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  38. I have discovered glass containers are cheap at IKEA, on Amazon.com, & thrift stores, actually. They are easily sanitized, so it's not something I worry about. But yes, I also save glass containers from other foods we are finished with, & collect them from friends & family's recycling bins as well. :)

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  39. I second the immersion blender and canning jars. I have managed quite well without buying anything else. That said, we bought an old upright deepfreeze quite cheaply from someone's barn. I use this for storing much of the summer's bounty from our garden, as well as things like stocks, breads and meats I find on sale.

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  40. I too love coconut oil. Especially on some stove top popcorn!

    The food processor - it took me many years to get one, they are pricey. But for the things I use it for I can't imagine not having it. The thing is amazing.

    glass jars - we do Ikea mostly. or thrift stores.

    raw milk - I truly believe if you do dairy it should be raw. We aren't doing raw right now though as our source is kind of hard to get from at the moment. So I buy organic and just have to hope it's good enough. baby steps.

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  41. I've got a collection of antique mason jars passed down from my grandmother that are bright blues, peculiarly shaped, and otherwise just lovely. Those are for using as vases, holding spools of thread, and keeping my grandmother close. For actual canning purposes, as our only drinking glasses, and storing stocks, etc. we use the regular Ball or Kerr mason jars that you can pick up at any grocery store or yard sale. I'm curious, are they harder to find in Australia? If they're hard for you to find or more expensive there because they're uncommon, I would be happy to ship you some. We buy our pint jars in packs of 12 for about $8 US dollars.

    I love when you blog about eating whole foods because I am so passionate about that lifestyle!

    Sometimes I can get caught up in the fanciness of recipes that call for thirty different exotic ingredients that are surely healthful but complicate the issue at hand. We keep it simple. For us, eating local has become a great priority. We make sure to buy our meats and dairy from local farmers so we can be aware of the circumstances they came from. We try to buy our vegetables from the farmer's market, if we can't grow them ourselves. We do our best, but then we don't hold ourselves guilty for the areas we fall a bit short. We're two college students who want to do everything they can to help the environment and eat well, but at the end of the day we can't sacrifice the ability to pay rent or utilities so that we can get some organic crackers.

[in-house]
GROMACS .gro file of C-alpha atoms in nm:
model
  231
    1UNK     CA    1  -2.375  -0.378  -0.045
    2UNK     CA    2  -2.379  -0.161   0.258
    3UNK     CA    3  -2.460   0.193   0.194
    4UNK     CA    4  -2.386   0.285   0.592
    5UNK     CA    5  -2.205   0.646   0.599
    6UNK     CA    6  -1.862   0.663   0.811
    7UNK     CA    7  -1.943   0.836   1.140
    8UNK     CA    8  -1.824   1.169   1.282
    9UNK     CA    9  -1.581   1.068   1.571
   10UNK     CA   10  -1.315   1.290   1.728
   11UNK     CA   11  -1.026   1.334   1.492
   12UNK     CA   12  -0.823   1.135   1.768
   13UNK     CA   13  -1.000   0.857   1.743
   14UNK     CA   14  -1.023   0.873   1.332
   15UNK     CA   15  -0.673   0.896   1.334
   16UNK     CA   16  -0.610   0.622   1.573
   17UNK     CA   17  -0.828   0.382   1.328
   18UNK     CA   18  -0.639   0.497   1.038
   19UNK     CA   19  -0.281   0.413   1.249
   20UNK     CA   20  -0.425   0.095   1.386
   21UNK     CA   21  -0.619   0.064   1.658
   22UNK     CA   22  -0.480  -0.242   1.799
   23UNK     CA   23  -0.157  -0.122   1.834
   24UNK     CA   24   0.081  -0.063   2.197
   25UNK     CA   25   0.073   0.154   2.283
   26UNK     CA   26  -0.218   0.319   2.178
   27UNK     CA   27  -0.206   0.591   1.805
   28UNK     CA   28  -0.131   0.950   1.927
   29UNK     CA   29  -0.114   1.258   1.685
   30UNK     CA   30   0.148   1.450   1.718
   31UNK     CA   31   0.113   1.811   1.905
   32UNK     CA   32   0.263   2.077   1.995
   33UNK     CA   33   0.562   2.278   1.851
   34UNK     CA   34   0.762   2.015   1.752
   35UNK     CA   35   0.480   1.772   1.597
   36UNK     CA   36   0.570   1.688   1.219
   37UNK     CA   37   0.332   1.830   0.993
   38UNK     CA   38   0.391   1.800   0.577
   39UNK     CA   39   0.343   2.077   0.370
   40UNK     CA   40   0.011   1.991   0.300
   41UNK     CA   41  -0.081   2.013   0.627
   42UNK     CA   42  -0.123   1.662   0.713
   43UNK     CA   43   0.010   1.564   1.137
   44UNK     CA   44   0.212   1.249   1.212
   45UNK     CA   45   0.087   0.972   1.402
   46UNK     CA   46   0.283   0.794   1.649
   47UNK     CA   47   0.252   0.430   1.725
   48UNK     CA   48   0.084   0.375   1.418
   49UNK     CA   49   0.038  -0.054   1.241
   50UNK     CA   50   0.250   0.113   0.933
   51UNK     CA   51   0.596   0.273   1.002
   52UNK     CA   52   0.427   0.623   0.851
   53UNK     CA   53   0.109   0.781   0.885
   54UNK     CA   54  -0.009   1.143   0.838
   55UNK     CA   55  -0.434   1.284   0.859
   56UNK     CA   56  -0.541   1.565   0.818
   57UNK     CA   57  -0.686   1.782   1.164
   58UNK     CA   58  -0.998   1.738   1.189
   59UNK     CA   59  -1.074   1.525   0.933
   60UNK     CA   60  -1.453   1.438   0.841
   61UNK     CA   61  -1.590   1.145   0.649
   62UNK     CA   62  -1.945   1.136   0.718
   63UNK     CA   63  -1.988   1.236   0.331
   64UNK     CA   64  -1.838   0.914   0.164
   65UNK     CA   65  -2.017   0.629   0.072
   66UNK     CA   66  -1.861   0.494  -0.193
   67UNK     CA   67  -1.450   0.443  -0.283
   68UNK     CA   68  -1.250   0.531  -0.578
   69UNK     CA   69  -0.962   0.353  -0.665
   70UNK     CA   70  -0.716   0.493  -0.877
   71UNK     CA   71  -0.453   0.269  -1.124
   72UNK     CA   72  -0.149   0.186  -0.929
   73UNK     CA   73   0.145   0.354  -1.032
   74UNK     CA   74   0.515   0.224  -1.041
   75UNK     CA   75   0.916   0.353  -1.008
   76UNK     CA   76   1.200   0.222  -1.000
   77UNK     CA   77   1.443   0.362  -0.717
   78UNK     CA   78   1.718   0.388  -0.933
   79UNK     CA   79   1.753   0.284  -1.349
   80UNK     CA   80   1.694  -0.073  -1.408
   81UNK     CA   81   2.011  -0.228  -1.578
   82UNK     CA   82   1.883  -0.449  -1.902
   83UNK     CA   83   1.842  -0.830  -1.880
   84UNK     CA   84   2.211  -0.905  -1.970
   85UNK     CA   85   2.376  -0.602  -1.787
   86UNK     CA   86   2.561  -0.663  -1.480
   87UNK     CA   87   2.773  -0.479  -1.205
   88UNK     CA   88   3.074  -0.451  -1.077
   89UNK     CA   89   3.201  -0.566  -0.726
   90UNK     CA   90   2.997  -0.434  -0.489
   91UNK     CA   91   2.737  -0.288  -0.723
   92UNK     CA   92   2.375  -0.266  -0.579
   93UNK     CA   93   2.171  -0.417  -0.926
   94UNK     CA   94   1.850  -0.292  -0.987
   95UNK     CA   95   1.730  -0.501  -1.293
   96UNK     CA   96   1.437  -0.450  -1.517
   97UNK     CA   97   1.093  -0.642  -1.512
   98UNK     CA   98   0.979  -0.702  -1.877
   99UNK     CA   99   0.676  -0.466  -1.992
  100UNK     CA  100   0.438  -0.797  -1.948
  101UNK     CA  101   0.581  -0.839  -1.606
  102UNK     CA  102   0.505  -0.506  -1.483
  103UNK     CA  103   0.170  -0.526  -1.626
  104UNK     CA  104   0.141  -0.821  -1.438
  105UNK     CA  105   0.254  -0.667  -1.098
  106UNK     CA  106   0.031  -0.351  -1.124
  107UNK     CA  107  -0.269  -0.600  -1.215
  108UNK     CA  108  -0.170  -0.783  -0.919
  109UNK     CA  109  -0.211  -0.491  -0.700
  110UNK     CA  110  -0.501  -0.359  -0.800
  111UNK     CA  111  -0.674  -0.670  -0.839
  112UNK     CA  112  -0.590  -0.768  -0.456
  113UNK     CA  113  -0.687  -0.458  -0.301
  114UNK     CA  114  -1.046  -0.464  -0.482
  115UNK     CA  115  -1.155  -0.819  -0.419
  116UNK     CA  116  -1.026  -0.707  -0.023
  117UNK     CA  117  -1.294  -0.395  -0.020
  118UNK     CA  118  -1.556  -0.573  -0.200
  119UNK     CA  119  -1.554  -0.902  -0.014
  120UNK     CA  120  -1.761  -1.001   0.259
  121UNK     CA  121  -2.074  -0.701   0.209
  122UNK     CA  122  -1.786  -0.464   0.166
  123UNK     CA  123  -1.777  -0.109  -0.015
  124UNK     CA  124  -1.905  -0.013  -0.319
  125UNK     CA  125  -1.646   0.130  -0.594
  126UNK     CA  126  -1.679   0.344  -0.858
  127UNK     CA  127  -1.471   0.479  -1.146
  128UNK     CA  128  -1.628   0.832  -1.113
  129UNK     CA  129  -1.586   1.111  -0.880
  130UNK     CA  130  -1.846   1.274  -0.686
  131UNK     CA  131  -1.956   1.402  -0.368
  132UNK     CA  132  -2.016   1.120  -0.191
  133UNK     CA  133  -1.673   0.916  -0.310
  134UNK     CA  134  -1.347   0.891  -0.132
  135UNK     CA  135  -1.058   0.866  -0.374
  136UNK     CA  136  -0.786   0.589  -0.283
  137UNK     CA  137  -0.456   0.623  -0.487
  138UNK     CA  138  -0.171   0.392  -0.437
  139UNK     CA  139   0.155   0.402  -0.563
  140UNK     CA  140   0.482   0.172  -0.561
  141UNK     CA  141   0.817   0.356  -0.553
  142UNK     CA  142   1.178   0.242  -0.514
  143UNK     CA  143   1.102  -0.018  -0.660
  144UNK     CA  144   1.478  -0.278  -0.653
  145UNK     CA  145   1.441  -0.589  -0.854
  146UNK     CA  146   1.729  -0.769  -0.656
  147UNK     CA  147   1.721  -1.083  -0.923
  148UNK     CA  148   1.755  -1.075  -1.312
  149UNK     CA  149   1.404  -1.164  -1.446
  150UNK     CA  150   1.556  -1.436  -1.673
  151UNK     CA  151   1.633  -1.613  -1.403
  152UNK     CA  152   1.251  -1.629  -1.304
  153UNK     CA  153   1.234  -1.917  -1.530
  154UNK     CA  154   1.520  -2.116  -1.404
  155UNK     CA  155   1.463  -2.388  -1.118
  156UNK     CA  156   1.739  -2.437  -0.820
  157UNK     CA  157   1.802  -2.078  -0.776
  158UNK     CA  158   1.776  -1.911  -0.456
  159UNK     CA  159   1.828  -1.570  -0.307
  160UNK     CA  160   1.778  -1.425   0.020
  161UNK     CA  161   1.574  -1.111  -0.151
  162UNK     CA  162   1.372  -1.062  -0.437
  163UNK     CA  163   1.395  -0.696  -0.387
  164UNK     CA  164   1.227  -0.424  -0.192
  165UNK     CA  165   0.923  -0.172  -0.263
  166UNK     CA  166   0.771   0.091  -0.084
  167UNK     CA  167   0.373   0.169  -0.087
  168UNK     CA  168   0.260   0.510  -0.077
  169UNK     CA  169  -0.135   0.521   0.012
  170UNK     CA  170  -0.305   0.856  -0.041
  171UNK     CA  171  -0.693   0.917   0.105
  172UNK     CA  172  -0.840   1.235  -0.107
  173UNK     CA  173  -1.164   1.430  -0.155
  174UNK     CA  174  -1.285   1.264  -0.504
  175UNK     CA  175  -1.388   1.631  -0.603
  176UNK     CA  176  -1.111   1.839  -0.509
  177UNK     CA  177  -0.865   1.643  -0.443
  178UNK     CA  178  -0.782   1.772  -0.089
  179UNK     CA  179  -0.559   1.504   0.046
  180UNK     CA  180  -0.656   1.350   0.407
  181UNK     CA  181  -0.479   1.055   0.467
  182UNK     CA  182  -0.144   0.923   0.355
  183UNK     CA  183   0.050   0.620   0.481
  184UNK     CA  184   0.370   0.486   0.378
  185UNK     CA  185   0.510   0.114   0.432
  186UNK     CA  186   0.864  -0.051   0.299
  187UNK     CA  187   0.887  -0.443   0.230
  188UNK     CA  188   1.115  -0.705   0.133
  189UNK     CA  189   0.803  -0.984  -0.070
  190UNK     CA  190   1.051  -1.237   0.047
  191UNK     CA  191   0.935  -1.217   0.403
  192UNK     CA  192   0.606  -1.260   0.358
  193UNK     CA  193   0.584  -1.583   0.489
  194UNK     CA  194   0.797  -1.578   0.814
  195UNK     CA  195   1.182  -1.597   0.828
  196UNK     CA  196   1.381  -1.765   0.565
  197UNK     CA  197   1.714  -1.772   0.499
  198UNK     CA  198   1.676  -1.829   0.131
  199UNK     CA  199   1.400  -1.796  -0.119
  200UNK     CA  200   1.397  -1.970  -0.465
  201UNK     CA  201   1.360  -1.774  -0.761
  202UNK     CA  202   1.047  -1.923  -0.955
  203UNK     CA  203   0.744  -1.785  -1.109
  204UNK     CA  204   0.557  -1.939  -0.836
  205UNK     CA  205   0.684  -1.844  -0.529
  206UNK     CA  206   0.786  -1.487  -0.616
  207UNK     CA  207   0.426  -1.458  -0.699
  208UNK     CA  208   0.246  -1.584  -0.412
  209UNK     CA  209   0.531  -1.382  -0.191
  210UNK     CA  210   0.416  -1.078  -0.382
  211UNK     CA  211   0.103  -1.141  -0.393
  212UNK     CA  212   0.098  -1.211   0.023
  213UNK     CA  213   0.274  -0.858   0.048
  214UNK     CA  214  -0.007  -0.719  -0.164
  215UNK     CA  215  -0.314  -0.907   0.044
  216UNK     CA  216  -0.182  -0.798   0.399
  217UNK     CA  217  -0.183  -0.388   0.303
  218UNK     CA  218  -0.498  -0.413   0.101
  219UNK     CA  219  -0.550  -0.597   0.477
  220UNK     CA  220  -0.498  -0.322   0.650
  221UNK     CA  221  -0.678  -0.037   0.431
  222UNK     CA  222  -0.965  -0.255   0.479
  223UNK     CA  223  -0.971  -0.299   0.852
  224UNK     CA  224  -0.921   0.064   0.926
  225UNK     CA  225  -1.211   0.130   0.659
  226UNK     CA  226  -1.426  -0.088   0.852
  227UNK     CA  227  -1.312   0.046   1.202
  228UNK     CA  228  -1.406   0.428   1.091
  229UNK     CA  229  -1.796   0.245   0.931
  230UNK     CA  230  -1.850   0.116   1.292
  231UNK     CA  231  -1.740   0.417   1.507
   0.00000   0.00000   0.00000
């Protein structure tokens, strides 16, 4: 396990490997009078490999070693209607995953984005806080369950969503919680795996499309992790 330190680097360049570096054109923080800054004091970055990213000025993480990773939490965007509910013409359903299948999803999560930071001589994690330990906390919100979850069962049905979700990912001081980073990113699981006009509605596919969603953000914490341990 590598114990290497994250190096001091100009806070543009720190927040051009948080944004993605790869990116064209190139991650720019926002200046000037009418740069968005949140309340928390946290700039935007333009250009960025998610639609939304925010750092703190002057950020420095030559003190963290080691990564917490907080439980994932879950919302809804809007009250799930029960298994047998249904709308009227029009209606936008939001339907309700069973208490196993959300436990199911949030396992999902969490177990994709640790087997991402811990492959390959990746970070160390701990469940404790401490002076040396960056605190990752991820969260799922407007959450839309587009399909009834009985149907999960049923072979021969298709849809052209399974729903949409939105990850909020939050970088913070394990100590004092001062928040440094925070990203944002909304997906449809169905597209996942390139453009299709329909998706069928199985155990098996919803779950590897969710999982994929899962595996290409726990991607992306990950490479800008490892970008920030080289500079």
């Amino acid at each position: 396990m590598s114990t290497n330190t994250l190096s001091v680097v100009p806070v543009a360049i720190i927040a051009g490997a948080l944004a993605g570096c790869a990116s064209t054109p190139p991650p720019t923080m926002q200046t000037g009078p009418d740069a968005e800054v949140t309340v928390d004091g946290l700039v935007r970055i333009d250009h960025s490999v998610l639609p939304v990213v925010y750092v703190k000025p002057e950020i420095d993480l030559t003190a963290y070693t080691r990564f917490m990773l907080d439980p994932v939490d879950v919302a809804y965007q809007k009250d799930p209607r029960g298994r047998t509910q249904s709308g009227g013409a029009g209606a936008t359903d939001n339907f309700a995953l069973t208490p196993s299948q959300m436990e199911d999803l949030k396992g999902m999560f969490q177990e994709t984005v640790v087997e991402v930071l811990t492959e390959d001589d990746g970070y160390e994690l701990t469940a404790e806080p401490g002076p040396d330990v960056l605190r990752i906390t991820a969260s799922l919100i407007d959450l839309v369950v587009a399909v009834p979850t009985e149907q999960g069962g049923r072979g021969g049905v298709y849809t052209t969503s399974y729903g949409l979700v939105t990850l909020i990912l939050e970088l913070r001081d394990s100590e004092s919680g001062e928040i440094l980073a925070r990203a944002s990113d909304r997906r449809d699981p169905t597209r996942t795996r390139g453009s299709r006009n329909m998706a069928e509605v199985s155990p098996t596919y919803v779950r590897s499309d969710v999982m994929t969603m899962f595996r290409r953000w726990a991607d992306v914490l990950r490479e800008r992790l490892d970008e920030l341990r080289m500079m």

Outside of the meat, dairy, and produce, we often compromise on the "local" and "organic" side of things, or we just try to make it ourselves--like breads.

    The mindset we try to keep is to eat like a pioneer. Did humanity eat it a hundred years ago? If so, we'll go for it! If not, though it might be a tasty meal, we omit it because it usually means it will be more expensive and very complicated. You posted about a book, Frugavore, ages ago and once it was finally available in the states I bought it. I don't follow that lifestyle one hundred percent because meats make me a bit more nauseated than they made the writer and I can't imagine cooking with animal fat because of my aversion. The book is full of so many wonderful concepts though. Soups made from home, nutrient-dense breads, and lots and lots of vegetables and fruits are prevalent in our home.

    ***
    Right now we have hundreds of little tomato seedlings and a plethora of other seeds to plant. In two weeks we move to our cabin and can begin tilling the land and really start our farming adventure. The home we're moving to has a root cellar and in that we plan to can and store much of the spoils of our growing season. Our goal is that from the last harvest (in late October) to the next one the following year, we won't have to buy one can of tomatoes, salsa or spaghetti sauce. This year we are working very hard to become the producers of as much of our food as possible. We've been limited in space up until now and are really diving into this with as much fervor as two bodies can contain. We're able to have chickens, too, which will be wonderful for a steady supply of eggs. We're getting back to basics.